Progesterone levels in the blood come from the corpus luteum and are helpful after ovulation and to find out if you ovulated or not. Low progesterone levels are not normal.When you ovulate there is an area in the ovary called "corpus luteum" which is responsible for the production of progesterone.
Pregnancy cannot be diagnosed from progesterone levels alone. Progesterone cream cannot be used after ovulation to improve fertility.
Progesterone levels rise after ovulation, and the rise can usually be detected about a week after ovulation. There are no "normal" progesterone levels after ovulation.
- Progesterone levels after ovulation (midluteal, middle of the second half of the cycle) in a nonpregnant patient are generally at least 8-10 ng/ml. Much lower levels usually mean you did not ovulate.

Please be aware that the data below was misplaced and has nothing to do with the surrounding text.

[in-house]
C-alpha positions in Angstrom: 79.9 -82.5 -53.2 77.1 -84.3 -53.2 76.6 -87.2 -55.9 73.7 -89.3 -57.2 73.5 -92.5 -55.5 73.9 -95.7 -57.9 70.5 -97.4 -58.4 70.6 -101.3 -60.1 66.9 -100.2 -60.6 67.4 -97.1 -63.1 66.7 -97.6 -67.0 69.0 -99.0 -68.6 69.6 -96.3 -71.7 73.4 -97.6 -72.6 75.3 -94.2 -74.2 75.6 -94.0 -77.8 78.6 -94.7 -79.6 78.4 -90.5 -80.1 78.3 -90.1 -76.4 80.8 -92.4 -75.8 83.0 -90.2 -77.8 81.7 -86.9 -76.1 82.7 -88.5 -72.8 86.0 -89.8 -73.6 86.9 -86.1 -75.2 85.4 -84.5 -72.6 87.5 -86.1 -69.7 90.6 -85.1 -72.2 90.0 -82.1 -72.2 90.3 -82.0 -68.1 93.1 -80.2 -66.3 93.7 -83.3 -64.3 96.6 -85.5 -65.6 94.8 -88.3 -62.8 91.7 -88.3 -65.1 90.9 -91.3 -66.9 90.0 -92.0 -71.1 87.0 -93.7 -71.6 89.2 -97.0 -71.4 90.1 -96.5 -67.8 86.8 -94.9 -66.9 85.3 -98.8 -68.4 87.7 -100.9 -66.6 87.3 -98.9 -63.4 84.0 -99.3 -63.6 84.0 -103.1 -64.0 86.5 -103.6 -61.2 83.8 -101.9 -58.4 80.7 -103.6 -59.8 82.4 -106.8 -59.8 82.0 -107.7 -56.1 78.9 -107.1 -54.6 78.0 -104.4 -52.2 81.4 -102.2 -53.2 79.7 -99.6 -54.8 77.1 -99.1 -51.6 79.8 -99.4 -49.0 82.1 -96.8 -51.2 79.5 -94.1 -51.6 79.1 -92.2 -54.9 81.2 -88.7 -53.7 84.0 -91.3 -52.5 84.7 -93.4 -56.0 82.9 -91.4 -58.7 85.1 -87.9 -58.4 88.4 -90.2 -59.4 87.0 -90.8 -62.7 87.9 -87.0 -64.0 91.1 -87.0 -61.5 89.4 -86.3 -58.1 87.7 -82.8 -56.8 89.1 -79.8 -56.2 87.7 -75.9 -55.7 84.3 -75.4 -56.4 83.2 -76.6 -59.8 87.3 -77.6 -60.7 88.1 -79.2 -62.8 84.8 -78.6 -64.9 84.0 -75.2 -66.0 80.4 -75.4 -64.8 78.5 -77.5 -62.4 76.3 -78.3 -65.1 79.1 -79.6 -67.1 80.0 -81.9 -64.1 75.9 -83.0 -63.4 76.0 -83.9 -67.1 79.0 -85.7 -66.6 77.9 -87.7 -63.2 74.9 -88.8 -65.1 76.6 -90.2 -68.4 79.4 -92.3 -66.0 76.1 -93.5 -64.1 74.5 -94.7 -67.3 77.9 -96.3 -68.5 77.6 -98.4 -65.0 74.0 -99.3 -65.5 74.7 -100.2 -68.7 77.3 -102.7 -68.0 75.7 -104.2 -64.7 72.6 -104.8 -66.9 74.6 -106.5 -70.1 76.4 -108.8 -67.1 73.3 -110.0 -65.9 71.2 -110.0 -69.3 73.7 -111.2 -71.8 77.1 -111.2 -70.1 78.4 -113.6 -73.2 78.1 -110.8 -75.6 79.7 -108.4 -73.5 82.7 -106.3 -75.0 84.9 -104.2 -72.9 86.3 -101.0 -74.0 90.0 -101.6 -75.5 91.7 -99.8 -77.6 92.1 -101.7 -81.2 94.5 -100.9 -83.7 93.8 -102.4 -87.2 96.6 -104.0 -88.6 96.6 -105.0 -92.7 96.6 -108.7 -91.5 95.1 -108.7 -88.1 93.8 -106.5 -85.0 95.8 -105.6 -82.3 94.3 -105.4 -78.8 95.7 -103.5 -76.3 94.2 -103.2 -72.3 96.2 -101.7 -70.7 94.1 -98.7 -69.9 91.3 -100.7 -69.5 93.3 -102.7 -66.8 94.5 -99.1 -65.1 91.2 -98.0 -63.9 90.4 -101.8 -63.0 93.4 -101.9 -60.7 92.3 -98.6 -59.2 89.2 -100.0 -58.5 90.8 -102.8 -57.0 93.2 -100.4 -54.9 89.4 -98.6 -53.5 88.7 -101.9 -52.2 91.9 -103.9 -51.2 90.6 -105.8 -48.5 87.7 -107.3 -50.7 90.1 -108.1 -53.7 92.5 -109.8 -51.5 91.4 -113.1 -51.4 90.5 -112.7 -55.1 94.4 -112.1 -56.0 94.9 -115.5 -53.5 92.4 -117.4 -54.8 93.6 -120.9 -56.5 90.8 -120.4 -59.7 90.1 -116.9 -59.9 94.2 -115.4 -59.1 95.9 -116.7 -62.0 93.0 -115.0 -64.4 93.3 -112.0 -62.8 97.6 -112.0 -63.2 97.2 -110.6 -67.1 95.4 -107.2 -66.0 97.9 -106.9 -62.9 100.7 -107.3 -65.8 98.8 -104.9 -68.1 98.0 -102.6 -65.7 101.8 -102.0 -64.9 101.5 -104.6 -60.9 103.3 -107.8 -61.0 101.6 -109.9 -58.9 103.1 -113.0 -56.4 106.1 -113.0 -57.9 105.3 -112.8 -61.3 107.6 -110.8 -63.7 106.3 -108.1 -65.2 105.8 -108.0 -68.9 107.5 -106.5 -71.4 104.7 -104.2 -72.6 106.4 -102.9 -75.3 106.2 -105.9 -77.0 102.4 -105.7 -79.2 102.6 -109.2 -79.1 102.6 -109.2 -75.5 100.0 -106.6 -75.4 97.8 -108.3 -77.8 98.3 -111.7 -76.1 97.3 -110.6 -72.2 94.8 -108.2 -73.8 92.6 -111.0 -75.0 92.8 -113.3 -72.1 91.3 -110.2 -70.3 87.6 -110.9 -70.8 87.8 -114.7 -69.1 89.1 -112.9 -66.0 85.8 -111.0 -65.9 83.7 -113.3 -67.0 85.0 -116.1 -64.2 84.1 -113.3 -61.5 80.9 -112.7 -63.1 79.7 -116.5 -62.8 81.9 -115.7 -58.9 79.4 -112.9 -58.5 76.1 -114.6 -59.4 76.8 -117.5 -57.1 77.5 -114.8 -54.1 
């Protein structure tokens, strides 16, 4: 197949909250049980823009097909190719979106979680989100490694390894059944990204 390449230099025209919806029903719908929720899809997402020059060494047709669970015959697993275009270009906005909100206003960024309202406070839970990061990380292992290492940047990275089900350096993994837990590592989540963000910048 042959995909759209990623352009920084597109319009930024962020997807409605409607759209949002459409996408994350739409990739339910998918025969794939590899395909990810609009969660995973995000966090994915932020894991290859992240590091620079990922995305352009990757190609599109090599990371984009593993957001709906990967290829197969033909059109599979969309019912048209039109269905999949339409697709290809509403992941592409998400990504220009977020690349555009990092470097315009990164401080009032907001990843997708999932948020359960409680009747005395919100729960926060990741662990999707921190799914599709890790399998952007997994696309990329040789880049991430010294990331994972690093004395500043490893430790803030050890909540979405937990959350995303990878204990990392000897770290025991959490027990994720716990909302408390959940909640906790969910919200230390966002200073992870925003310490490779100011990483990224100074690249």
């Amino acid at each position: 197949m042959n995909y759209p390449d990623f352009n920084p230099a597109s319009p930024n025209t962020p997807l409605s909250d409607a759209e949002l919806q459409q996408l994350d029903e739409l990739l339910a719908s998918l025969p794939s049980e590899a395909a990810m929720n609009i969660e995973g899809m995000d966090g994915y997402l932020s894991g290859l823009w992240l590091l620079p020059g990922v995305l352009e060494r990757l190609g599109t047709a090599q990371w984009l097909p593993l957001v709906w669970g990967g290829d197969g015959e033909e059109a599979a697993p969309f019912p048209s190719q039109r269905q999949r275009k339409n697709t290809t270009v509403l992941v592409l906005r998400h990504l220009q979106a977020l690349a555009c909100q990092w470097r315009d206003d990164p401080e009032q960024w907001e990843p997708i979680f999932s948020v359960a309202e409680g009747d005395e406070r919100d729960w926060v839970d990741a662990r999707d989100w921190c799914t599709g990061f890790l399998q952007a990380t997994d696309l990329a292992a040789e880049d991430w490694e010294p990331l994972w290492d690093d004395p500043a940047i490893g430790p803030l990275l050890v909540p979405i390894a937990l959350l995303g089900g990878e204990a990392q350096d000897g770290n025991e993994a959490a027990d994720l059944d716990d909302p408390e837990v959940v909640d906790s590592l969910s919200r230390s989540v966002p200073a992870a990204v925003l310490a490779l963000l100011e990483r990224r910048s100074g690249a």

- Progesterone levels can change from one day to the other, from one hour to the next, from one laboratory to the next.
- After you eat, progesterone levels can drop by as much as 50%, that's why the blood test should be done in the morning and before you eat.
- Even on the same day women may have different levels.
- Progesterone levels are usually well below 5-10 ng/ml without ovulation.
- If you are pregnant, progesterone levels are usually at least 10-12 ng/ml to have a better chance of a good pregnancy outcome and most doctors like to see progesterone levels around 16-18 ng/ml or more though there are many successful pregnancies with lower levels.
- With an ectopic pregnancy, progesterone levels are lower when compared with an intrauterine pregnancy.
- There are differences in opinion as to what to do if progesterone levels are low after ovulation.
- Some doctors suggest giving progesterone (pills, shots, or suppositories) but many others do not treat unless you have IVF or injectable ovulation medications or if there has been proof of a preexisting low progesterone in nonpregnancy cycles and there are immune issues leading to miscarriages.